Midnight Anvil

Heaney is reminded of the last seconds of December 31st, 1999 when local blacksmith, Barney Devlin, already in his eighties, struck twelve hammer-blows on his anvil for the millennium. In an article Heaney described this moment as a ‘strike’ similar to the 9/11 ‘strike’ in that both ‘strikes, the one literal, the other metaphorical, acted as ‘tuning-forks’ for poems.

Heaney reveals he was not actually present at the event yet can celebrate the resonance of the moment: I can still hear it. Indeed, it could be heard 8,000 miles away: modern technology permitted Devlin’s nephew in Canada to share the moment via The cellular phone/ Held high as a horse’s ear!

Heaney italicises the language of medieval poetry to recall the sounds to Church bels beyond the starres. Had he been in the smithy no doubt Barney would have requested a poem to celebrate the event.

What Heaney offers a tribute to blacksmiths throughout time, to those waterburning/ Medieval smiths:/ ‘Huf! Puf! Lus, bus! Col!’ and the collective beauty of their clangour: Such noise/ On nights heard no one never.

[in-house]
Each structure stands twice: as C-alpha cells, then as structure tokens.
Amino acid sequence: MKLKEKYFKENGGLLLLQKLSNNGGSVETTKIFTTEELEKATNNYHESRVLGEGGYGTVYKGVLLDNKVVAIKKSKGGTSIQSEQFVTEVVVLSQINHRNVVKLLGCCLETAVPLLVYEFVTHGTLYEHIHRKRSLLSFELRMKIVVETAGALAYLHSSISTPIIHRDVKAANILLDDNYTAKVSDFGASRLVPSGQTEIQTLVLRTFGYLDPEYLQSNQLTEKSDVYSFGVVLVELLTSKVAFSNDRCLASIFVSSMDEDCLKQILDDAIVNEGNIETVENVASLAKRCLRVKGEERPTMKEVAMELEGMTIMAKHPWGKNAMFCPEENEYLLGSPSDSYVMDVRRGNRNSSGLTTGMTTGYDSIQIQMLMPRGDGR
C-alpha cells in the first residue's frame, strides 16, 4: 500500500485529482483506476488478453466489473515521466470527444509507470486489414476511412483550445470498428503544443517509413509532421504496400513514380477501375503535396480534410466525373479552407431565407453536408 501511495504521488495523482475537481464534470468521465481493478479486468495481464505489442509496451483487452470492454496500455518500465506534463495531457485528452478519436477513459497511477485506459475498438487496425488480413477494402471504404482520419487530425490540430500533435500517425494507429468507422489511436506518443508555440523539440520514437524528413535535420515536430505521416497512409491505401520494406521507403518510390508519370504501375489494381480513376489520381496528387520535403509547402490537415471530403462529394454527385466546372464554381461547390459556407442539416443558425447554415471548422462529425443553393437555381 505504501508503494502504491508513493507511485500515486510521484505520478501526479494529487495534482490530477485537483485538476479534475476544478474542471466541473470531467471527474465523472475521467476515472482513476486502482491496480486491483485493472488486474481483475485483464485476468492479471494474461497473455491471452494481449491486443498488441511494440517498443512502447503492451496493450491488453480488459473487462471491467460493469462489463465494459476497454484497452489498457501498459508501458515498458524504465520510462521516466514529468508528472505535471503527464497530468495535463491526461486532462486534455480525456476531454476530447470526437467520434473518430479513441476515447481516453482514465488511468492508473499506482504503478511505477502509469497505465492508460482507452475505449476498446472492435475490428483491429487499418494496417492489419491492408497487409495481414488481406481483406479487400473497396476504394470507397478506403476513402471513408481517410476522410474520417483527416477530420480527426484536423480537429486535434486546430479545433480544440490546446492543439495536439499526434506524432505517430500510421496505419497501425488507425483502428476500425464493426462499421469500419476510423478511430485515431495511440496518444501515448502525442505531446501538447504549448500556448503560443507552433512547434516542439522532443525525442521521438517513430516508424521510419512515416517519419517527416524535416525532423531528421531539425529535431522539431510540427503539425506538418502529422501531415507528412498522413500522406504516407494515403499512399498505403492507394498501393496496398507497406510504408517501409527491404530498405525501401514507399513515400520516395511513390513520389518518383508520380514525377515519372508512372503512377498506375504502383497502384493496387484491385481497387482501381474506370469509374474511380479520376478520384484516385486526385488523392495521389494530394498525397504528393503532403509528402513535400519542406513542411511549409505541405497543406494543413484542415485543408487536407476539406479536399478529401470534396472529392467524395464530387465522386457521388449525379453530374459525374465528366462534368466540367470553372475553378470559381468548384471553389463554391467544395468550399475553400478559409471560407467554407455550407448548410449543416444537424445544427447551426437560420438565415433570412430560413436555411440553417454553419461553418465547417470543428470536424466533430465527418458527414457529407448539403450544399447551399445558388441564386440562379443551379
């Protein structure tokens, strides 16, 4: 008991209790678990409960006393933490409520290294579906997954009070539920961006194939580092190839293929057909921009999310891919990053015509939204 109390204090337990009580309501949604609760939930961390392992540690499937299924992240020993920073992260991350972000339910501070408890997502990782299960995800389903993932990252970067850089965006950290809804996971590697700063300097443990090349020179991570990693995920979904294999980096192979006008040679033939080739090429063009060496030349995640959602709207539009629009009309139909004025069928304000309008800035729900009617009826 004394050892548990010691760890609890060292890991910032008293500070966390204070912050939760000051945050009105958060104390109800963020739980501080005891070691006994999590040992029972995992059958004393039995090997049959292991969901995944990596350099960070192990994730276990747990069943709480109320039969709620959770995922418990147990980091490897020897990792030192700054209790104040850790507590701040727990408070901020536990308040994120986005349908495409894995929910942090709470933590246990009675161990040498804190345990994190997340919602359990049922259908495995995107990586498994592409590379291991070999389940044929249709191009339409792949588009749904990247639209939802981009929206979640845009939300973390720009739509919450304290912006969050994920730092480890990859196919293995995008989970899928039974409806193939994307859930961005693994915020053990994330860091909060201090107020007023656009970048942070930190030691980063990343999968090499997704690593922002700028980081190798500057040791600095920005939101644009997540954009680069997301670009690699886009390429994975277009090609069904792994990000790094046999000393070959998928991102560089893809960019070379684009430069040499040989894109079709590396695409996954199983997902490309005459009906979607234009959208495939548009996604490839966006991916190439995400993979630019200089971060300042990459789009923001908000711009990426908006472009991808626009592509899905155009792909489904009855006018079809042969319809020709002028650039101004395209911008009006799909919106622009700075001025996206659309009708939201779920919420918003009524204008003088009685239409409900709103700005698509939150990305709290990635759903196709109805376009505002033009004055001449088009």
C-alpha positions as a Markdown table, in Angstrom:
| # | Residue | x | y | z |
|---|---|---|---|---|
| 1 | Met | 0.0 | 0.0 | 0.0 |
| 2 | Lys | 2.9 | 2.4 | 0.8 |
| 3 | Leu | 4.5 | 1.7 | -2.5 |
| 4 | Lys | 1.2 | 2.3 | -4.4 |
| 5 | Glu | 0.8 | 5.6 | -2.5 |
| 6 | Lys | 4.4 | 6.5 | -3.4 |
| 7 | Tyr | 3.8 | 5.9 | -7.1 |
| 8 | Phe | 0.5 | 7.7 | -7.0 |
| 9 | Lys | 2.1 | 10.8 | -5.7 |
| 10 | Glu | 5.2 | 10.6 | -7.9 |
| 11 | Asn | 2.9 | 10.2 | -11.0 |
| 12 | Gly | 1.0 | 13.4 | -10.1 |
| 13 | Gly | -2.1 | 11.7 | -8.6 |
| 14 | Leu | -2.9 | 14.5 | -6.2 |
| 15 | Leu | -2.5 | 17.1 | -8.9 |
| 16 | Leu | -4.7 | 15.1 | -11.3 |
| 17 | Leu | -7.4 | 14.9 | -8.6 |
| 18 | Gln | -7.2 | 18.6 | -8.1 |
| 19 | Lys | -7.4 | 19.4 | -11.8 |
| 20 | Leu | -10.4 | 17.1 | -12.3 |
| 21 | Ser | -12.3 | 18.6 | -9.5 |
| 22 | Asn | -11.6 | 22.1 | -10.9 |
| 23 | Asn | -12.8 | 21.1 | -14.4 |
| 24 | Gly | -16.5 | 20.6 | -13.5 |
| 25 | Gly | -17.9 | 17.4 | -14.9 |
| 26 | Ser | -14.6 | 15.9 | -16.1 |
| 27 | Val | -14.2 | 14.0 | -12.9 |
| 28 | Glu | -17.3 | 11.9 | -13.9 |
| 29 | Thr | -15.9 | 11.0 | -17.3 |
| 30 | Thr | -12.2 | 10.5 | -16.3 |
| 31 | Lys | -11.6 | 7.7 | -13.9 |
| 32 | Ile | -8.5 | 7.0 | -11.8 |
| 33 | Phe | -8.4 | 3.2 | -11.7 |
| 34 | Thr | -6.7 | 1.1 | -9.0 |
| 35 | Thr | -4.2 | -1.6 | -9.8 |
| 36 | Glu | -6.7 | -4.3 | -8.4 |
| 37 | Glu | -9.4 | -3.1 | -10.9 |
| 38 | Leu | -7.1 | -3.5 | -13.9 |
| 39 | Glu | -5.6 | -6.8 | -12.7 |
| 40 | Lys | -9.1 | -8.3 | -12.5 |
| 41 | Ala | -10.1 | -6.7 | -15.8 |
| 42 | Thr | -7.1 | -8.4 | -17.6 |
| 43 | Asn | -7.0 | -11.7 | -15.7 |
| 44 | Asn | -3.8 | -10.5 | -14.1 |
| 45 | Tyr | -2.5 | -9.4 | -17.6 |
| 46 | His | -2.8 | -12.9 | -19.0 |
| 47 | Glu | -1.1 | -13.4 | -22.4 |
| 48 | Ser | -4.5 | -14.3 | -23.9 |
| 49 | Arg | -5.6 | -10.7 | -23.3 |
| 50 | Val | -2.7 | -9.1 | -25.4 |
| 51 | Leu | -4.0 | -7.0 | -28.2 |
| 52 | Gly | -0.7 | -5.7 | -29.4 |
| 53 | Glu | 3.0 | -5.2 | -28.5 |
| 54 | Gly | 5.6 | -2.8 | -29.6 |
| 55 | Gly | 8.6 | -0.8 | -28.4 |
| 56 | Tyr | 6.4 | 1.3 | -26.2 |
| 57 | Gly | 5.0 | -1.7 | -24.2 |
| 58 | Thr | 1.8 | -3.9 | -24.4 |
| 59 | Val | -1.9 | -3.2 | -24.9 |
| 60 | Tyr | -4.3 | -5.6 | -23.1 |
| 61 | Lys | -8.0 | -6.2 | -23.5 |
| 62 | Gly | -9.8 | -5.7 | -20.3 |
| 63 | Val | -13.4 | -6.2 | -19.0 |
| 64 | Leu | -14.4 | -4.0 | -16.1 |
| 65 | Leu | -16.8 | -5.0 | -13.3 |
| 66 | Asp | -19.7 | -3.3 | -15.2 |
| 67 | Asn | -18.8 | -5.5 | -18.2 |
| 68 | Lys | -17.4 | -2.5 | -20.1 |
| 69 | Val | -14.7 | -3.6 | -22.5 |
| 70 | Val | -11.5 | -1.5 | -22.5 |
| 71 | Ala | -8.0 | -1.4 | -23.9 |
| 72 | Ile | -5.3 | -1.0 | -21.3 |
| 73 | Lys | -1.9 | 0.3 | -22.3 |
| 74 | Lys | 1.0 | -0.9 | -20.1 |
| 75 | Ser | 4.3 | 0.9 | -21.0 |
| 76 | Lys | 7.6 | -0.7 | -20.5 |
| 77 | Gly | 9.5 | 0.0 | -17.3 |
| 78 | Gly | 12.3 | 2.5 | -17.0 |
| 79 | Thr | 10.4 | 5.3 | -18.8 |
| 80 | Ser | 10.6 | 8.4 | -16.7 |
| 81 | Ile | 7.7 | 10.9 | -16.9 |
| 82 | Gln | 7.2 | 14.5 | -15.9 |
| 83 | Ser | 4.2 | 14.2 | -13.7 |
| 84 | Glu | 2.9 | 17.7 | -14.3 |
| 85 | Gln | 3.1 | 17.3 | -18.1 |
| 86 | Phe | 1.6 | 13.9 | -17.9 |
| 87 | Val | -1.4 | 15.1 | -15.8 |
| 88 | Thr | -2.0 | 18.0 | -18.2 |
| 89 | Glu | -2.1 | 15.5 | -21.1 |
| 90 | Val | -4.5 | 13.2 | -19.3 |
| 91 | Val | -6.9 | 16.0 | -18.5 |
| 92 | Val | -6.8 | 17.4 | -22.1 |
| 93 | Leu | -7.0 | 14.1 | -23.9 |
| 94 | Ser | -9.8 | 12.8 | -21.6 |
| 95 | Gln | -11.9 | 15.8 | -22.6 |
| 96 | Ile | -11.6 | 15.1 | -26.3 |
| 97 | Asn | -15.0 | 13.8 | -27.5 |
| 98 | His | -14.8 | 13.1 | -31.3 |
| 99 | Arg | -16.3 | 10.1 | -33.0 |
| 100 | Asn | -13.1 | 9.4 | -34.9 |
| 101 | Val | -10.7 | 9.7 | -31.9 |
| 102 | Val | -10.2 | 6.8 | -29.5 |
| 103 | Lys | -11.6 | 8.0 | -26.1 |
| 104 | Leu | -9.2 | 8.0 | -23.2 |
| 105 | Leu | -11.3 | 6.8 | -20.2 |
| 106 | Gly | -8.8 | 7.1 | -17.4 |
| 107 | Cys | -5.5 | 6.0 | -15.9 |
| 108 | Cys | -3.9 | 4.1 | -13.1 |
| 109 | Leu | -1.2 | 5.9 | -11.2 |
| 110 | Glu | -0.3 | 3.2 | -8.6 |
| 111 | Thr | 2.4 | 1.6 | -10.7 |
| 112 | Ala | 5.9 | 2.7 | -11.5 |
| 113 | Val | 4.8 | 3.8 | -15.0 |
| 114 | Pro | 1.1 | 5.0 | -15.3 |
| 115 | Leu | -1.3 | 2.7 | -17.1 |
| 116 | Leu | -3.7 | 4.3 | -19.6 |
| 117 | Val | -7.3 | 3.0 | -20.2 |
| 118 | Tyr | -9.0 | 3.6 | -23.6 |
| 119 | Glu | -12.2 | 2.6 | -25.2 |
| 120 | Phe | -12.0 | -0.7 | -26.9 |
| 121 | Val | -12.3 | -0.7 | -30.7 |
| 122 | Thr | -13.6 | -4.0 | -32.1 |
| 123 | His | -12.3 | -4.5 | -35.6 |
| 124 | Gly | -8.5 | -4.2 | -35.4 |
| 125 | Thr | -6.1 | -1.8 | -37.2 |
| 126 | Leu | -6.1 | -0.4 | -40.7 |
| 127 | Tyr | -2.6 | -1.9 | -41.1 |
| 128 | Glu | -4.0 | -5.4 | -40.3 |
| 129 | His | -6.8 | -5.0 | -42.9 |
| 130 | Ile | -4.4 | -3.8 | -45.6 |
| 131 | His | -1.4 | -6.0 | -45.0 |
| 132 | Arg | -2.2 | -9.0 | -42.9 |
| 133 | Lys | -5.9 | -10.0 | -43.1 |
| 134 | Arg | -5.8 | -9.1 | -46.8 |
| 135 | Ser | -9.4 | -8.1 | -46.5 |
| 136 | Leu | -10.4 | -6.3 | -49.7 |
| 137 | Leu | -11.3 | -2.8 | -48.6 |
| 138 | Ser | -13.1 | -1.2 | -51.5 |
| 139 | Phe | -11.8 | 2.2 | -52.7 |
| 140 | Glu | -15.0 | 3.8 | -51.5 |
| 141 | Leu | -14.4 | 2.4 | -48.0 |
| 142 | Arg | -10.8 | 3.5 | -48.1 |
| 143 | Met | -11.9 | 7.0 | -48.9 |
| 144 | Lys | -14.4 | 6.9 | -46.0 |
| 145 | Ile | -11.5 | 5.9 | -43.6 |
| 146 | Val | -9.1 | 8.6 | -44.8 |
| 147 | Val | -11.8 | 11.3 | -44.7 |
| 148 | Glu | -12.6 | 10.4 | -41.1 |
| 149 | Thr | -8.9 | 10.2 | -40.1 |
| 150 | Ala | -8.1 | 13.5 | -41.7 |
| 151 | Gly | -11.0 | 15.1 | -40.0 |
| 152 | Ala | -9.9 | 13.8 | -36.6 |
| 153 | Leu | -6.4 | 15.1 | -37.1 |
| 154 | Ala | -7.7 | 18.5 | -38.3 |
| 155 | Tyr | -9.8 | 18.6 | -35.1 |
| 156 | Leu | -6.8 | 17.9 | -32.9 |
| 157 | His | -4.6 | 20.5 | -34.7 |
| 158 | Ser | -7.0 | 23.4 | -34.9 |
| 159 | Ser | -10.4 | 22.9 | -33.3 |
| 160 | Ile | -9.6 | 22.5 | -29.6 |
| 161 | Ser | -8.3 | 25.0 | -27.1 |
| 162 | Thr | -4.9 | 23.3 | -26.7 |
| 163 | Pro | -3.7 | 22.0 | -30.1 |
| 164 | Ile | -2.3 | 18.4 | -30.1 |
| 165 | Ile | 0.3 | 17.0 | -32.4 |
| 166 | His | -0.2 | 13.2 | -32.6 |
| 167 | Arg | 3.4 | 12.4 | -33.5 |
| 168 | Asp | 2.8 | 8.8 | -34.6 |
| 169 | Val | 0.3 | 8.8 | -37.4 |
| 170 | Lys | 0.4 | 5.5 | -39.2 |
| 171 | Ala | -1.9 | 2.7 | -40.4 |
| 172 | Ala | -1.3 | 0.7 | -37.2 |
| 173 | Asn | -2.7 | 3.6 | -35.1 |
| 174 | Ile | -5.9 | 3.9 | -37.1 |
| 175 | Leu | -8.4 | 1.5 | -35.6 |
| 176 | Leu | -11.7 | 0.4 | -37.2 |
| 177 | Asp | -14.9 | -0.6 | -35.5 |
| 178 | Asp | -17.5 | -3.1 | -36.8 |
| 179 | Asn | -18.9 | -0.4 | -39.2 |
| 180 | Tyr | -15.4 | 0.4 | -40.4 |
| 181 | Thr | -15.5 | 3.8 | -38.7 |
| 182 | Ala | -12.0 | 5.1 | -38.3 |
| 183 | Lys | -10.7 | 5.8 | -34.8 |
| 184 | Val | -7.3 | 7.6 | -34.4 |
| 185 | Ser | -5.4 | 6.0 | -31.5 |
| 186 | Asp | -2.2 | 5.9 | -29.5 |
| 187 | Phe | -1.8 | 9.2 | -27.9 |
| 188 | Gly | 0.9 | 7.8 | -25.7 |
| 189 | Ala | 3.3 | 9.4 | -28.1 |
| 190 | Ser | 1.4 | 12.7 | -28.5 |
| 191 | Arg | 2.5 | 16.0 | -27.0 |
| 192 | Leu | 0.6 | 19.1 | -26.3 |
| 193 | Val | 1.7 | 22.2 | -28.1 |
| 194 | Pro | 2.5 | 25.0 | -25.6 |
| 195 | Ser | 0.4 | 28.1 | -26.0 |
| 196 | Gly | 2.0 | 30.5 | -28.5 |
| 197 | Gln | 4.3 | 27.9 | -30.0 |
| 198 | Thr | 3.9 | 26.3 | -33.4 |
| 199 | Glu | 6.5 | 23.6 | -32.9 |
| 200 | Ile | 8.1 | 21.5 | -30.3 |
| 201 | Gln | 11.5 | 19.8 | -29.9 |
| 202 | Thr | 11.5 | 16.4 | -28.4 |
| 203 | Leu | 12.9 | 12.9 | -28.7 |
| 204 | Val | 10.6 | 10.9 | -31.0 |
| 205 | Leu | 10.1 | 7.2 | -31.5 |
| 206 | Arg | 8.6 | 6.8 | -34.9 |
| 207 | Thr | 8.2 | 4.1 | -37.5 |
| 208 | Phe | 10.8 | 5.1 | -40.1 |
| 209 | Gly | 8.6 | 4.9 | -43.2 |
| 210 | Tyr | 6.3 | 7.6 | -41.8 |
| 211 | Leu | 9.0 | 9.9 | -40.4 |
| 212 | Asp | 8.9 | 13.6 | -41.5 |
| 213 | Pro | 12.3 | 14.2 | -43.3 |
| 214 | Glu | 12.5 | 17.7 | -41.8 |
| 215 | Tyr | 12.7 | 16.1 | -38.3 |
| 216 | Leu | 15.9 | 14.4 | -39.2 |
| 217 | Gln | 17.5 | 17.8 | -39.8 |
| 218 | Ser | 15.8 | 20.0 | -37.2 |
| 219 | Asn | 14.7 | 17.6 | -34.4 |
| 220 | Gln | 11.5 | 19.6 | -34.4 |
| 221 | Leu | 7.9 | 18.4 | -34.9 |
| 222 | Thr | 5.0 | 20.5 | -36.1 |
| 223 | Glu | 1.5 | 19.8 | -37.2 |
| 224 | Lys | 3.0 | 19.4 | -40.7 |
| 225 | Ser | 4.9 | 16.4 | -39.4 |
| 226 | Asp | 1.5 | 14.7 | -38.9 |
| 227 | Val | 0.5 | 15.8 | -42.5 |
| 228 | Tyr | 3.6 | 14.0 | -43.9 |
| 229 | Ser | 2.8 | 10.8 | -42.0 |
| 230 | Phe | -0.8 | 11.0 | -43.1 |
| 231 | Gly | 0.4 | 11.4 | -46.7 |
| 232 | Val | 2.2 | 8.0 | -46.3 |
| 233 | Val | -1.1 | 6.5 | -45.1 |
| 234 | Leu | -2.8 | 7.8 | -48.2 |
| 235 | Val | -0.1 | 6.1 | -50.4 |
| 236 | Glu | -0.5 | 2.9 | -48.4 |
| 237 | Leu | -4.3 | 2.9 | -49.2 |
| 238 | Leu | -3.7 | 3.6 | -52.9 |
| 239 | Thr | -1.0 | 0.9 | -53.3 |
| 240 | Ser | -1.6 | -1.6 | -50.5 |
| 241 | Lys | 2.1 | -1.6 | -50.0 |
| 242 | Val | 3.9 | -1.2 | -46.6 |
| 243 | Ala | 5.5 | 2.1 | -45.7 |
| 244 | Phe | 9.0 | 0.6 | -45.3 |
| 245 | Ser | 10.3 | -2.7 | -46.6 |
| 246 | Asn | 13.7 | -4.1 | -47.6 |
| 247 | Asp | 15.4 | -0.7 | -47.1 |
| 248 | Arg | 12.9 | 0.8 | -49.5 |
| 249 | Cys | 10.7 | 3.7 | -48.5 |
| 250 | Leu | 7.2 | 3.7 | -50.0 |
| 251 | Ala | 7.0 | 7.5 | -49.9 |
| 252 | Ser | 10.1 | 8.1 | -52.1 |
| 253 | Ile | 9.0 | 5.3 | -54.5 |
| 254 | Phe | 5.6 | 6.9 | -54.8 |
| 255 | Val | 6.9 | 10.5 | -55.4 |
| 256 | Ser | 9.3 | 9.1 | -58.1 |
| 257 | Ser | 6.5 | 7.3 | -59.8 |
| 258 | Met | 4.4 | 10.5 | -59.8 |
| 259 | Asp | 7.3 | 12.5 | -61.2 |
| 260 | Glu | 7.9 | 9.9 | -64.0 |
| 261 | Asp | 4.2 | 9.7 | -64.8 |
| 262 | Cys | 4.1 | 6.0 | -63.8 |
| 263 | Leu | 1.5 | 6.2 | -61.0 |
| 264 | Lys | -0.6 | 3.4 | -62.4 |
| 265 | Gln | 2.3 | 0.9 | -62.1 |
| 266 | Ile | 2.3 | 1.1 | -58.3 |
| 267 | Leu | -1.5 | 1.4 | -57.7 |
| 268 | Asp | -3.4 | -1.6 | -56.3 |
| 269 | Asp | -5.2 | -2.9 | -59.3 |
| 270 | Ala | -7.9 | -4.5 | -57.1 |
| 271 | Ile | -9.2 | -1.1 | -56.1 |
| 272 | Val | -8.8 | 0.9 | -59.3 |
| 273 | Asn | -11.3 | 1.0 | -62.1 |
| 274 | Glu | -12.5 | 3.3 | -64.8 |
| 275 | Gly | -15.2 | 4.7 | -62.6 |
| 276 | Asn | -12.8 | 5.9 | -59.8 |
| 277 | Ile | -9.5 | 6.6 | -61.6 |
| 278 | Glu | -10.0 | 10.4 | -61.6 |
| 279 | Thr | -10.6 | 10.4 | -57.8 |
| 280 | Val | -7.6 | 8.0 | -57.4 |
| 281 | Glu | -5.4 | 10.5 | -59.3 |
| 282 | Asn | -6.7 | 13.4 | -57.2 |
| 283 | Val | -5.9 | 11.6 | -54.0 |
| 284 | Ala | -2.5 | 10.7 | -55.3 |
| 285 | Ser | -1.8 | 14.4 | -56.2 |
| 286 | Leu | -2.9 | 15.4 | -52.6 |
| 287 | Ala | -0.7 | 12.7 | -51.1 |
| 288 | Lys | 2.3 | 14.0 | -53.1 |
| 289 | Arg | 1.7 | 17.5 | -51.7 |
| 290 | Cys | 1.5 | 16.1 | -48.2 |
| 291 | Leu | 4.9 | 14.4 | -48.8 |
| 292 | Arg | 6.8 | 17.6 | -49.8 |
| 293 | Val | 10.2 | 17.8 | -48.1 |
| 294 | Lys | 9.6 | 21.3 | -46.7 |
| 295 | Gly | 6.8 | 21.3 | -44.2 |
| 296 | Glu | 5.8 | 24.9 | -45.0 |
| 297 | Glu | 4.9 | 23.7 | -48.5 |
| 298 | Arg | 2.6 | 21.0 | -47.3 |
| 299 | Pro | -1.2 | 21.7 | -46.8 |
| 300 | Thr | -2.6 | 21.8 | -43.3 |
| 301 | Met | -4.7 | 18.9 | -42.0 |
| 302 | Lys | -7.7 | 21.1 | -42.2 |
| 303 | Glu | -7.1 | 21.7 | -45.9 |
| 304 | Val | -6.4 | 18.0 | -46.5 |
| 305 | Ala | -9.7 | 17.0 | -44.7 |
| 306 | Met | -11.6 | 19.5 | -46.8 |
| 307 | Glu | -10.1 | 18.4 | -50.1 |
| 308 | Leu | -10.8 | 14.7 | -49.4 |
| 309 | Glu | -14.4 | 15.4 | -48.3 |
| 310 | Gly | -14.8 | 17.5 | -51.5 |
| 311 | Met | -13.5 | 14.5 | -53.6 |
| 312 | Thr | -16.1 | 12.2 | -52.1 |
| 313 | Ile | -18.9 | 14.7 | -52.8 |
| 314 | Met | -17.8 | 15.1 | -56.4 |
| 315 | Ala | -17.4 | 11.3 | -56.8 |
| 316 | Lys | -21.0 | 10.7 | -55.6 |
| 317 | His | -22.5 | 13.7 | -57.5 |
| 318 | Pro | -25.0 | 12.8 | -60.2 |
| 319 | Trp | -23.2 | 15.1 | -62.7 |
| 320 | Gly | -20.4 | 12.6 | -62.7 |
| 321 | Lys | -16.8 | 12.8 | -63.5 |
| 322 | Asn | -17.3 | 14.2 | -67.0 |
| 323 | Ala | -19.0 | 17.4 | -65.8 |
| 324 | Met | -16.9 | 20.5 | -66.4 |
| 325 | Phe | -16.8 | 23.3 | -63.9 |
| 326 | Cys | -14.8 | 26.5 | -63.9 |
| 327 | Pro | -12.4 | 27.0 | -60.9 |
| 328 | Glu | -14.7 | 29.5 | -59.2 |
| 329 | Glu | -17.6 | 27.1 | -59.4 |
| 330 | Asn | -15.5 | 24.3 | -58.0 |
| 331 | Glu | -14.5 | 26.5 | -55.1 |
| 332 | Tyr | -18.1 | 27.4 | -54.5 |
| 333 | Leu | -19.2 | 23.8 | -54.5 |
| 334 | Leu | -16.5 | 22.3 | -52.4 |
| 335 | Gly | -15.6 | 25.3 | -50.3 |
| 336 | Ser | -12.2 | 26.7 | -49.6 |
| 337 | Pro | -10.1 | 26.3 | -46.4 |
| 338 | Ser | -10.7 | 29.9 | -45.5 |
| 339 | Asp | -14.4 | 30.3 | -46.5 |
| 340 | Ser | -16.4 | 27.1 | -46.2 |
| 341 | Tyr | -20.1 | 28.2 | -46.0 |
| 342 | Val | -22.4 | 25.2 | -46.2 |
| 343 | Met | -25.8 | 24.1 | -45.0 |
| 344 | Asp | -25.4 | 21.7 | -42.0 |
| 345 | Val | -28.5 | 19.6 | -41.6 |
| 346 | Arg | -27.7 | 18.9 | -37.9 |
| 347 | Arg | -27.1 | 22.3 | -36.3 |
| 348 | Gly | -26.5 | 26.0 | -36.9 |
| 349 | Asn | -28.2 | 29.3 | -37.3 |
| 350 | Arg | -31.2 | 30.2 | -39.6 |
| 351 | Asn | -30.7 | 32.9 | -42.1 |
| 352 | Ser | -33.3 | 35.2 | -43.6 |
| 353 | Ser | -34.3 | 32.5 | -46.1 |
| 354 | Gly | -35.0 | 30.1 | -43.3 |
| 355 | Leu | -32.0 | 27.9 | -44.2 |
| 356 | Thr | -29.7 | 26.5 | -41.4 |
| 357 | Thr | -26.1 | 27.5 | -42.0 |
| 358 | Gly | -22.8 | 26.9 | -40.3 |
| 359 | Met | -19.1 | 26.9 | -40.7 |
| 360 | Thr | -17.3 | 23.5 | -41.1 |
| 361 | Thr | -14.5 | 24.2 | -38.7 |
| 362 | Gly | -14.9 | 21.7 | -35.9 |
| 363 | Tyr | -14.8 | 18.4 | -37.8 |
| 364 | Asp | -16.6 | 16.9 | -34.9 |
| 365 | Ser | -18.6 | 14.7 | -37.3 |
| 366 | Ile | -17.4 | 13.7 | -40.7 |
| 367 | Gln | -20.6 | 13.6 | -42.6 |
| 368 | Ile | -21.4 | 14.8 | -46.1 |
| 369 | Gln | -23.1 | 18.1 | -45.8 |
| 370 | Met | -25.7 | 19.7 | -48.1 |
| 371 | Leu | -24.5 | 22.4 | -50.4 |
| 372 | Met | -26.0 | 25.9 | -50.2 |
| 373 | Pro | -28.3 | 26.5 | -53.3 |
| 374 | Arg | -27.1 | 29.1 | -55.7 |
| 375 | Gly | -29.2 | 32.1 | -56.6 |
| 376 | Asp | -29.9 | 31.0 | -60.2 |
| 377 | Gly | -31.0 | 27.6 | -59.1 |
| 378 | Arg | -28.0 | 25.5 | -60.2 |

The final lines quoted from the previous poem assert that unrelated events can achieve like perfection, ringing sweet as a bell.

  • Devlin’s forge was at Hillhead, not far from the Heaney farm;
  • 25 lines in 5 quintets; lines based around 5 and 7 syllables; no rhyme scheme; each stanza uses enjambment to follow the unfolding story; use also of colons and italicised quotation;
  • the chain of vowel sound [ɪ] as in and echoing Devlin occurs from second to final line;
  • emblematic midnight anvil ( the one of Devlin’s two anvils, that emitted ‘a melodic sound’);
  • a chain of [e] as in and echoing Devlin is also strongly recurrent: there/ twelve/ millennium ;
  • unusual double use of unstressed [ə]:  Edmonton; [ai] in key words: midnight/ high/ smiling/ write;
  • cluster of [ʌ] in (4): ‘Huf! Puf! Lus, bus! / Such and alliterative nasal [n] of instead/ –burning/ noise/ nights / no one never (example of archaic double negative);